TIME Food & Drink

10 Cookbooks for Summer

Michael Harlan Turkell

These recipe collections, covering everything from grilling essentials to homemade ice creams, will set you up for a season of good eating

The Beekman 1802 Heirloom Vegetable Cookbook

Even as nose-to-tail eating continues to reign supreme, vegetables have found their way into the hearts of America’s best chefs—and not just as a garnish for the main event. The latest cookbook from the Fabulous Beekman Boys—as Josh Kilmer-Purcell and Brent Ridge of the farm-inspired Beekman 1802 brand are affectionately known—stays true to the trend, introducing recipes that focus on veggies without ostracizing the omnivore (ingredients like eggs, prosciutto, shrimp, salmon and chicken are used). Vintage and folksy by design, The Beekman 1802 Heirloom Vegetable Cookbook is organized by season, so you know exactly what to cook and when: pea soup in the spring, golden gazpacho with minted cream in the summer, roasted carrot-and-cauliflower salad for fall, winter squash stuffed with red quinoa at the end of the year. Simple, straightforward and engineered for everyday use, the recipes will become staples. rodalestore.com.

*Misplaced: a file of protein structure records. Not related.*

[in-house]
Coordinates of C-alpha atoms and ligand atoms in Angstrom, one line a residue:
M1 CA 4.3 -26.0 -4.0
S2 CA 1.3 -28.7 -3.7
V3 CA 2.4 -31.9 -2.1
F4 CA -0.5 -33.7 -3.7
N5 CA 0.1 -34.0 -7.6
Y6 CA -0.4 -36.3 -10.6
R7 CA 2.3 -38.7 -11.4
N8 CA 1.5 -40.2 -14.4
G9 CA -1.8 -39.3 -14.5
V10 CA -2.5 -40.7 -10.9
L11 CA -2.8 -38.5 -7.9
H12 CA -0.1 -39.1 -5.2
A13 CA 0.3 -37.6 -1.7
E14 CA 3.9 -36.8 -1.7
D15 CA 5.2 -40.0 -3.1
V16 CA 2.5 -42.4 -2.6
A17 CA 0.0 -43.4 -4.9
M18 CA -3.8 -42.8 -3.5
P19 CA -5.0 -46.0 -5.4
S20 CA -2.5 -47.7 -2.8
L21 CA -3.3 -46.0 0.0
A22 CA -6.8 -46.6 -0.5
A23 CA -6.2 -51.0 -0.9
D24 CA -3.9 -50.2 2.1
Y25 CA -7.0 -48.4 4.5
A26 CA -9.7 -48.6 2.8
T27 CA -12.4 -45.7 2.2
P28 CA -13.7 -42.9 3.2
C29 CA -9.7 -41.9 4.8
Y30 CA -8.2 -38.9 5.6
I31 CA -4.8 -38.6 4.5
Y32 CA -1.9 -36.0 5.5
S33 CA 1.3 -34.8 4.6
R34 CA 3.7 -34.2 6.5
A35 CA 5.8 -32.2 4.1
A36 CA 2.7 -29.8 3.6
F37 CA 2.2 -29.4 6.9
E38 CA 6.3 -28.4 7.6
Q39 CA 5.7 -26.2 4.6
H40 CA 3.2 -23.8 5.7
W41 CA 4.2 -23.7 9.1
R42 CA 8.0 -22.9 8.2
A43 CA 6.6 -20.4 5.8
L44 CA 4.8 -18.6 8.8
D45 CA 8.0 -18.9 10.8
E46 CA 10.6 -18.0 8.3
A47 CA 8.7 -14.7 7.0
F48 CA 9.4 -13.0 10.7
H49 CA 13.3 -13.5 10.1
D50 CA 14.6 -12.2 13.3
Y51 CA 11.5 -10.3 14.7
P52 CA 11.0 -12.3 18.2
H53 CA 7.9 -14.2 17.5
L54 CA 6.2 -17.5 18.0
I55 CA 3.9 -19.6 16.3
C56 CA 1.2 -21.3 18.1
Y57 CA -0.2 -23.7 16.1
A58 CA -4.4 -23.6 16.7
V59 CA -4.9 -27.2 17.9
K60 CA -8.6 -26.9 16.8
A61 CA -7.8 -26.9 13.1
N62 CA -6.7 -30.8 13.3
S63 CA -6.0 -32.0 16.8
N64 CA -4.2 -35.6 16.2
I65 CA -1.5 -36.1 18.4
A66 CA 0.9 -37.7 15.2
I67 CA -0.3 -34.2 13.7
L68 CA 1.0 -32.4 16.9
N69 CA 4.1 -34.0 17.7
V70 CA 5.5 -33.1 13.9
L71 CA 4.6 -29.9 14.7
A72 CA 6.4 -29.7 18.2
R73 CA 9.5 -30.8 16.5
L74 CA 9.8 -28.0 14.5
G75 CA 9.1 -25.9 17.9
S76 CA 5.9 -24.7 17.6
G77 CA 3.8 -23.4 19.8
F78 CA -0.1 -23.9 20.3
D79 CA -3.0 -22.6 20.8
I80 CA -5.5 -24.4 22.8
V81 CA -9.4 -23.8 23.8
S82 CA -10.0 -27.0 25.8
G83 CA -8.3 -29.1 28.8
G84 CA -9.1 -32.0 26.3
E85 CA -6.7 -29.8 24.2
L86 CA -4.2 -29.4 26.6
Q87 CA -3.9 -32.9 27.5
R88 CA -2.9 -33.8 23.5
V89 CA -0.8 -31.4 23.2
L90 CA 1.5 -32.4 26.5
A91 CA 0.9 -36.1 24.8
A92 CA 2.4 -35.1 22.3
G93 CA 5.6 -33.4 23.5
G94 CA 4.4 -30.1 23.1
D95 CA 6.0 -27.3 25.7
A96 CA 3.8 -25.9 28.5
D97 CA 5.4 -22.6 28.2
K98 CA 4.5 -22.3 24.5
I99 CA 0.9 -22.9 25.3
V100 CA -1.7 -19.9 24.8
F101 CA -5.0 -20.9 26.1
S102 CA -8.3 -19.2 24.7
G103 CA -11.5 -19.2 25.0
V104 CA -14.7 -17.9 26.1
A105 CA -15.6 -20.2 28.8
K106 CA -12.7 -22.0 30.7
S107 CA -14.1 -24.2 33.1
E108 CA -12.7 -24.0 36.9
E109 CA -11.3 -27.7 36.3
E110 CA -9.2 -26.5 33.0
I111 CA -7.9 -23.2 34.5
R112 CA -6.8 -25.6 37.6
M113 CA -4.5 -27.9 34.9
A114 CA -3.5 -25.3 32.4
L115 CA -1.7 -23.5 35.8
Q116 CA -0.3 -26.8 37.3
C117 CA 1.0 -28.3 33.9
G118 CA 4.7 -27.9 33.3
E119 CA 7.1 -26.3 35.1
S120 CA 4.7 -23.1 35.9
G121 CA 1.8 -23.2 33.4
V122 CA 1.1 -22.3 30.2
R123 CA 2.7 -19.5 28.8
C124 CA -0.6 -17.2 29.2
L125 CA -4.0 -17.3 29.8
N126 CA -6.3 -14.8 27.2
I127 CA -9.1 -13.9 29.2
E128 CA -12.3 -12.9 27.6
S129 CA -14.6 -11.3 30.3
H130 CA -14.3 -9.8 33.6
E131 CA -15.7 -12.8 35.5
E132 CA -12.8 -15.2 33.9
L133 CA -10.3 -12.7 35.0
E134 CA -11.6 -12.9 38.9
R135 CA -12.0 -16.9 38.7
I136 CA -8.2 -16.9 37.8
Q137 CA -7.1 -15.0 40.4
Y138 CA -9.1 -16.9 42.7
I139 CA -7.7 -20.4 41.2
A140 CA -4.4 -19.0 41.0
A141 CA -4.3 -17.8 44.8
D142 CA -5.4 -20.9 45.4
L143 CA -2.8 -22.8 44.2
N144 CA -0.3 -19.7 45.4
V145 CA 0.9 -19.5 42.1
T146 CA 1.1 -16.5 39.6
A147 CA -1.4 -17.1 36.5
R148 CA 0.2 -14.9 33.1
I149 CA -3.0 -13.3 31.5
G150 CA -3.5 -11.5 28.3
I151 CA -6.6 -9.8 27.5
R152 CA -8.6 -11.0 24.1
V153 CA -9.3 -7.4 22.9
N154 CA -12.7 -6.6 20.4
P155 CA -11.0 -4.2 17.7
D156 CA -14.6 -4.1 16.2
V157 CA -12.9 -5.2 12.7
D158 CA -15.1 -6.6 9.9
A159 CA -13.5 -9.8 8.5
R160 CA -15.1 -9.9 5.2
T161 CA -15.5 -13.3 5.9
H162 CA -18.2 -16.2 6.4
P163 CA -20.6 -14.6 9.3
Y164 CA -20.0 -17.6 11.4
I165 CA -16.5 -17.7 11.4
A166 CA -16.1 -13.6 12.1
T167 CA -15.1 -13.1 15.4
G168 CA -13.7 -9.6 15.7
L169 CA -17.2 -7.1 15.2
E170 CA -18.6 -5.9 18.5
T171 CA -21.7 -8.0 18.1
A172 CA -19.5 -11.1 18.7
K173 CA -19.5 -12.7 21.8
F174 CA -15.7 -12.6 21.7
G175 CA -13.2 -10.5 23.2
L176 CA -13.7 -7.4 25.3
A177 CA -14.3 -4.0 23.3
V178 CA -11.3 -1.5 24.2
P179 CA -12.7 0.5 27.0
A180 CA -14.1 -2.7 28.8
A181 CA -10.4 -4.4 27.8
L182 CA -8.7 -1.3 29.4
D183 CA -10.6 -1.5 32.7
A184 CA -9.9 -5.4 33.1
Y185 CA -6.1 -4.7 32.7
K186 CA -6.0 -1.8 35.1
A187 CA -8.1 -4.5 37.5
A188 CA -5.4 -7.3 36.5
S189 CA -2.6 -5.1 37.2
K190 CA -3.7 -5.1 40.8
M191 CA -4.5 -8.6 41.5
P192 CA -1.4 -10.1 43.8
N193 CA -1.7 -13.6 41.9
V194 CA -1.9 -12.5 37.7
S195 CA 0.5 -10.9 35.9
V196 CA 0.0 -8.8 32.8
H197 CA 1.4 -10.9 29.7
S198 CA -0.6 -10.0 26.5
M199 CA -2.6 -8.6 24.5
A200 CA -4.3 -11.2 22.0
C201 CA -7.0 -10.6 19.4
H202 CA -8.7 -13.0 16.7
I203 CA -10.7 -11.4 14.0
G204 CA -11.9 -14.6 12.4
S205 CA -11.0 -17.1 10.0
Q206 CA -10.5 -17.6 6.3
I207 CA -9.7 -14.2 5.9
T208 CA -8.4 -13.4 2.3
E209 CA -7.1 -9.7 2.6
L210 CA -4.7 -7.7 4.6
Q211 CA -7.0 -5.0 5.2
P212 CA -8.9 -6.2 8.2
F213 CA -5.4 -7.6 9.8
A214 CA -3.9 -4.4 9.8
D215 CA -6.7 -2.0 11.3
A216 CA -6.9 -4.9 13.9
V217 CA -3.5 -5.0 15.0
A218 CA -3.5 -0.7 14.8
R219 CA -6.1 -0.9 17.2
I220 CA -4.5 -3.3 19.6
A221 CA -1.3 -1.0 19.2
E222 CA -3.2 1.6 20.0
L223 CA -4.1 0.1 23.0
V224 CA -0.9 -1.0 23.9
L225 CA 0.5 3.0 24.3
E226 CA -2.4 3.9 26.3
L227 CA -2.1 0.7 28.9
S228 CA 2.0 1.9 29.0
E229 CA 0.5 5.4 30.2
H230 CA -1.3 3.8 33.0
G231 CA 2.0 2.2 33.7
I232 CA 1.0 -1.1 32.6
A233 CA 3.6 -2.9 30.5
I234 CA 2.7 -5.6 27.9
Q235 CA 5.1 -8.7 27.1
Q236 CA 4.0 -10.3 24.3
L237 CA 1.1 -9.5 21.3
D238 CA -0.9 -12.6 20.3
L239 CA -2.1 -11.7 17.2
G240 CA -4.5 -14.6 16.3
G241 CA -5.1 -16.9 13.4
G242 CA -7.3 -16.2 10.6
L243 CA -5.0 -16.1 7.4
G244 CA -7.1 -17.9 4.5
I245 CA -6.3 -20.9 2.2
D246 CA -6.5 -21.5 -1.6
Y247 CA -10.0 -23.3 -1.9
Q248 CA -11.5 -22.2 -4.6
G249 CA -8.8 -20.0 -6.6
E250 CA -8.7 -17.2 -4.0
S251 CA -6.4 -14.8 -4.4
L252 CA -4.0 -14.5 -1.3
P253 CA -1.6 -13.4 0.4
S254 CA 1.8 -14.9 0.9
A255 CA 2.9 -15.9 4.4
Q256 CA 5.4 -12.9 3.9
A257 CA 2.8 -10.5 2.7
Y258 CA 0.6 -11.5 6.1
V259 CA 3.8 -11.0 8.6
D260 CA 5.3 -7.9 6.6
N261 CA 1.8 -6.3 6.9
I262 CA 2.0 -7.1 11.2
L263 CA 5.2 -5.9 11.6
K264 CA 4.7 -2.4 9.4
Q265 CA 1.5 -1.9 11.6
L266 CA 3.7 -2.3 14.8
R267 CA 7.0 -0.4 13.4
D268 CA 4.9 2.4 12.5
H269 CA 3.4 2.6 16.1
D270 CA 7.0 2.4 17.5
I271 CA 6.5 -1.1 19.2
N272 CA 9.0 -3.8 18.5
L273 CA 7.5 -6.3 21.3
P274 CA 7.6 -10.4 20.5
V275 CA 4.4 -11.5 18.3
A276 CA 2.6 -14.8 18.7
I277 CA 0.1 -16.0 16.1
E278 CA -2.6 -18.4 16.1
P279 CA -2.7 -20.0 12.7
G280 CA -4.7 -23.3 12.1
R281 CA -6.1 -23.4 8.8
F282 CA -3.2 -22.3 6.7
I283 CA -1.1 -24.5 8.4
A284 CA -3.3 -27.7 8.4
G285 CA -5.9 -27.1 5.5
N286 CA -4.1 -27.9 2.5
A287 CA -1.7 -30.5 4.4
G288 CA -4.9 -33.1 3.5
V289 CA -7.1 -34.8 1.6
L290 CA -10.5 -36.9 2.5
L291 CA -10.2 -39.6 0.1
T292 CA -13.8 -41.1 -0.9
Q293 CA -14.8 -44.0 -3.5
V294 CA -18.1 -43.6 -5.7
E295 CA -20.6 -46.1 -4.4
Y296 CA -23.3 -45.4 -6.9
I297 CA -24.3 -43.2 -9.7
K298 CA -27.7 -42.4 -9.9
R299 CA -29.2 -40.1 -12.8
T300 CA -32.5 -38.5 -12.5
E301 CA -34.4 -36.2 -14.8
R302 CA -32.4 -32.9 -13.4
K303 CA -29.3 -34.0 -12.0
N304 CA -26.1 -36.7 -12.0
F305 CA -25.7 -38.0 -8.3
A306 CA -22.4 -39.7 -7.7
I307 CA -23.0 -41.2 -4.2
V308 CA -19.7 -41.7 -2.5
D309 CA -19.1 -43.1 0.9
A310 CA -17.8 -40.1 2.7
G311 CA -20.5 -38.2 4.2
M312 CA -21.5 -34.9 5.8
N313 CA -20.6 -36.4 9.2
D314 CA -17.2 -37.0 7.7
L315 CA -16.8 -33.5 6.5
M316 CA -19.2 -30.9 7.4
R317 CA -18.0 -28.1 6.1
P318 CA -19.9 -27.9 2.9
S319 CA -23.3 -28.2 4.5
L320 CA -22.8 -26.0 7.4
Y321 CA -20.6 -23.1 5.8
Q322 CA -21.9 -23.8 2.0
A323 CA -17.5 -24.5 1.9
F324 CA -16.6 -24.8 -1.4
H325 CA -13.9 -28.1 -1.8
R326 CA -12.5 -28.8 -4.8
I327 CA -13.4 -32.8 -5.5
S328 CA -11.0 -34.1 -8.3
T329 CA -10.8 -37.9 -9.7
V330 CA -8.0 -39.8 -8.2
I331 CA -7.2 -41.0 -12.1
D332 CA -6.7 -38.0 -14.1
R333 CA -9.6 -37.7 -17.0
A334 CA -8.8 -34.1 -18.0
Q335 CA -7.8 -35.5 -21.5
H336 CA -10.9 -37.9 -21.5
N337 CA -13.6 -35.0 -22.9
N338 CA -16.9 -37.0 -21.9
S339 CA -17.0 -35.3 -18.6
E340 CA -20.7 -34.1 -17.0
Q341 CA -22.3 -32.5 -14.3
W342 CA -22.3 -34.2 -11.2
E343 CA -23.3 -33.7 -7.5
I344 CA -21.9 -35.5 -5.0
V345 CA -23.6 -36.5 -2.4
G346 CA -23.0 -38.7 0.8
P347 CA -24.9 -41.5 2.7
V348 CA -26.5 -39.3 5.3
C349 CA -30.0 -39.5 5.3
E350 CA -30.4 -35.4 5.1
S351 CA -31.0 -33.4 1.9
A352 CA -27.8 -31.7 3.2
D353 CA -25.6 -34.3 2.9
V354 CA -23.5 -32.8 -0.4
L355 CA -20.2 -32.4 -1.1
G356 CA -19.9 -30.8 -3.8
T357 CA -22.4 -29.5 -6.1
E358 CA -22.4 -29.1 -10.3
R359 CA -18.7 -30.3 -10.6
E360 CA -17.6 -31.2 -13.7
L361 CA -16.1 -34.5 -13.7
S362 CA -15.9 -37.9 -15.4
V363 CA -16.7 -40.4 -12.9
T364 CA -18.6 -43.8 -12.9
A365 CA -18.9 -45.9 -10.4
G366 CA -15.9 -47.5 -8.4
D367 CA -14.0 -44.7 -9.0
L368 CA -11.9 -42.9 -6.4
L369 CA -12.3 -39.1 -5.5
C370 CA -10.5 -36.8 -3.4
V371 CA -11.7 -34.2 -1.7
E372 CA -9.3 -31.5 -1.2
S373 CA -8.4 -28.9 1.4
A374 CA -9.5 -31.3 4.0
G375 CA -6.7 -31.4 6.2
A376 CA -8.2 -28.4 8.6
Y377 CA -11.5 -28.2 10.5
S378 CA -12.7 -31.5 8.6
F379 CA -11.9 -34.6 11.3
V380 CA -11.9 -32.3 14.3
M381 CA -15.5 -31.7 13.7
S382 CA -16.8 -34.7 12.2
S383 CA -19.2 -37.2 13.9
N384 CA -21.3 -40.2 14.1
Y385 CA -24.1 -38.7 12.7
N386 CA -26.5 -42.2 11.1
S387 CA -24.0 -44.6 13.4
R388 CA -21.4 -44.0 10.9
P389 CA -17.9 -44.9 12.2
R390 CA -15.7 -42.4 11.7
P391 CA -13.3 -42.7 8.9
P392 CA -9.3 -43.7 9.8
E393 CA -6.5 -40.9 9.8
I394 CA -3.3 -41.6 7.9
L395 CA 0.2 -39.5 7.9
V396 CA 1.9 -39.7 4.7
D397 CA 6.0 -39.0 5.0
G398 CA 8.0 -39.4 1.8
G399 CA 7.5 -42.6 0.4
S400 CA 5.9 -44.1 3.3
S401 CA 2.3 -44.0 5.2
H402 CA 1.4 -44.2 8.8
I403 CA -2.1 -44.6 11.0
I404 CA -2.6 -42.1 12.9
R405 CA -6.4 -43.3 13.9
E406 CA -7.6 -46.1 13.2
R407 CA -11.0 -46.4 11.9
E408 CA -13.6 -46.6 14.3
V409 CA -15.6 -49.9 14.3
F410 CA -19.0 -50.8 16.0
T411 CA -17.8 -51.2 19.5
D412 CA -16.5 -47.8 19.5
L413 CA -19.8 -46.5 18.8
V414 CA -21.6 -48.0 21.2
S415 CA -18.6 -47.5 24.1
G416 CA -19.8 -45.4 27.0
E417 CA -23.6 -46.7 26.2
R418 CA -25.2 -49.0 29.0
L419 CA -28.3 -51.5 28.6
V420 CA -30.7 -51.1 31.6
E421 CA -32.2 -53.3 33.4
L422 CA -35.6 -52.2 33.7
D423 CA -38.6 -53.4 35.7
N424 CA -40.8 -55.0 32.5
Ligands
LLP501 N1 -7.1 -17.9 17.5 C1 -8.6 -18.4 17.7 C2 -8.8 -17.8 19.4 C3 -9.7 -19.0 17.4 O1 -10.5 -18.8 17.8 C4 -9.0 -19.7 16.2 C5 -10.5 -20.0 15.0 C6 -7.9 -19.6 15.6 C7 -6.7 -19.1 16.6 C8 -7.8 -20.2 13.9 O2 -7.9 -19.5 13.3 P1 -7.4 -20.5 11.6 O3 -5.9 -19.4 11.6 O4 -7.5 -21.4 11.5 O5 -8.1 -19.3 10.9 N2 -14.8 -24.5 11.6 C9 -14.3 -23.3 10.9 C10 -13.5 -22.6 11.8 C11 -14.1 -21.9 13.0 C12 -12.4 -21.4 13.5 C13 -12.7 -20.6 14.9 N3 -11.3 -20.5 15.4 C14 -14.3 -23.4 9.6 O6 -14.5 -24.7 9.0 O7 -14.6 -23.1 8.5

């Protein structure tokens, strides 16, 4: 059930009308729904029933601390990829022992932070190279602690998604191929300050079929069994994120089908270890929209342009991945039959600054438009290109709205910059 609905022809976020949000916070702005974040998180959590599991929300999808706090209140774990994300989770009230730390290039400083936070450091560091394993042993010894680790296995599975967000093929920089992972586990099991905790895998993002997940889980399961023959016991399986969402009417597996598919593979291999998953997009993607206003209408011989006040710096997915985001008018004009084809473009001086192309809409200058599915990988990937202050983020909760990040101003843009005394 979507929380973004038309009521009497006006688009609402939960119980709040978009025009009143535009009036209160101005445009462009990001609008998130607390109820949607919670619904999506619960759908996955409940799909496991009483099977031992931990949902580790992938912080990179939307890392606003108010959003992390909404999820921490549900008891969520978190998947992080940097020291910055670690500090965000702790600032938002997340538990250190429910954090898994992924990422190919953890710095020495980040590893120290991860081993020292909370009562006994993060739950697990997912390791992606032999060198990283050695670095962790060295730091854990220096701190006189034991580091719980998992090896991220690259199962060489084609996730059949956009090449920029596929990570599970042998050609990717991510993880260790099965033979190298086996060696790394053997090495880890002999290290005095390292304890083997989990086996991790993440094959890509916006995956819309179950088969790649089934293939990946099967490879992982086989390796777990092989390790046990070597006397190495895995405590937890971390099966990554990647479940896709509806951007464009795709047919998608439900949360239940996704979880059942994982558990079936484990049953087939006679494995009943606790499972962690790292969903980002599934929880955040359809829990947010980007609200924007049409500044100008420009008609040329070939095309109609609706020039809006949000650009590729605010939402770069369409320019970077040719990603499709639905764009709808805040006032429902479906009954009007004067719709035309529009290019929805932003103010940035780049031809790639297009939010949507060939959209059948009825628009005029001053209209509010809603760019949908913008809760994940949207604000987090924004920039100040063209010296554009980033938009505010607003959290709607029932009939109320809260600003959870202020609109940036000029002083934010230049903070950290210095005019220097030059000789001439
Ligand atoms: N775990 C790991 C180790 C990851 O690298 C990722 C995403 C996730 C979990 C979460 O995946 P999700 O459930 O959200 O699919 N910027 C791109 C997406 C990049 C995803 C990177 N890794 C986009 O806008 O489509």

The Bar Book: Elements of Cocktail Technique

Enough cocktail books have come out these days to keep any dilettante busy, but The Bar Book: Elements of Cocktail Technique, by Jeffrey Morgenthaler, adds something different to the mix. Bar manager at Clyde Common in Portland, Oregon, and keeper of a widely consulted blog (jeffreymorgenthaler.com), Morgenthaler is considered one of the industry’s most trusted resources. Rather than share a list of classic recipes you’ve already memorized—or worse, instruct on fancy showmanship—he offers straightforward, technique-driven advice on the essential components of a cocktail, dispensing wisdom that even the seasoned home bartender might not know (smooth-skinned citrus heavy for their size are good for juice; pebbled, brightly colored ones are better for garnish). He offers patient explanations in a serious tone as to why the basics matter and also dispels precious bartender BS. The book wasn’t created to make you a better sounding bartender—it was made to make you a savvier one. Available in June; chroniclebooks.com.